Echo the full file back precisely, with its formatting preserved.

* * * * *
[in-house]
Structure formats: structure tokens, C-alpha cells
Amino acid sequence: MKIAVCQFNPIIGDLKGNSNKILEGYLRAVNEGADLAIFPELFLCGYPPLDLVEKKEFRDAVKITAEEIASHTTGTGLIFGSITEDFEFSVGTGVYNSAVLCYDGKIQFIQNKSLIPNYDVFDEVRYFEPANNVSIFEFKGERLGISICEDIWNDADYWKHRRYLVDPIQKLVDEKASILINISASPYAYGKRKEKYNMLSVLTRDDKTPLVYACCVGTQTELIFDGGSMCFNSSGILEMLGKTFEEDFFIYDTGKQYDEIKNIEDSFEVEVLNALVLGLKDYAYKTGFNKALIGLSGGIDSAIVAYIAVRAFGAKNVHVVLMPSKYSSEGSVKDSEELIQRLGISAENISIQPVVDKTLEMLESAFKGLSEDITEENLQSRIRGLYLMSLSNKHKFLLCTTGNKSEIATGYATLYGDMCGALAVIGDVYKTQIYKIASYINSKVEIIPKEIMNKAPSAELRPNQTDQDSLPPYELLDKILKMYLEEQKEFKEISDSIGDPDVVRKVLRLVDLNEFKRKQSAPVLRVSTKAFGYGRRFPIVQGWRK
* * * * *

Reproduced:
[in-house]
Structure formats: structure tokens, C-alpha cells
Amino acid sequence: MKIAVCQFNPIIGDLKGNSNKILEGYLRAVNEGADLAIFPELFLCGYPPLDLVEKKEFRDAVKITAEEIASHTTGTGLIFGSITEDFEFSVGTGVYNSAVLCYDGKIQFIQNKSLIPNYDVFDEVRYFEPANNVSIFEFKGERLGISICEDIWNDADYWKHRRYLVDPIQKLVDEKASILINISASPYAYGKRKEKYNMLSVLTRDDKTPLVYACCVGTQTELIFDGGSMCFNSSGILEMLGKTFEEDFFIYDTGKQYDEIKNIEDSFEVEVLNALVLGLKDYAYKTGFNKALIGLSGGIDSAIVAYIAVRAFGAKNVHVVLMPSKYSSEGSVKDSEELIQRLGISAENISIQPVVDKTLEMLESAFKGLSEDITEENLQSRIRGLYLMSLSNKHKFLLCTTGNKSEIATGYATLYGDMCGALAVIGDVYKTQIYKIASYINSKVEIIPKEIMNKAPSAELRPNQTDQDSLPPYELLDKILKMYLEEQKEFKEISDSIGDPDVVRKVLRLVDLNEFKRKQSAPVLRVSTKAFGYGRRFPIVQGWRK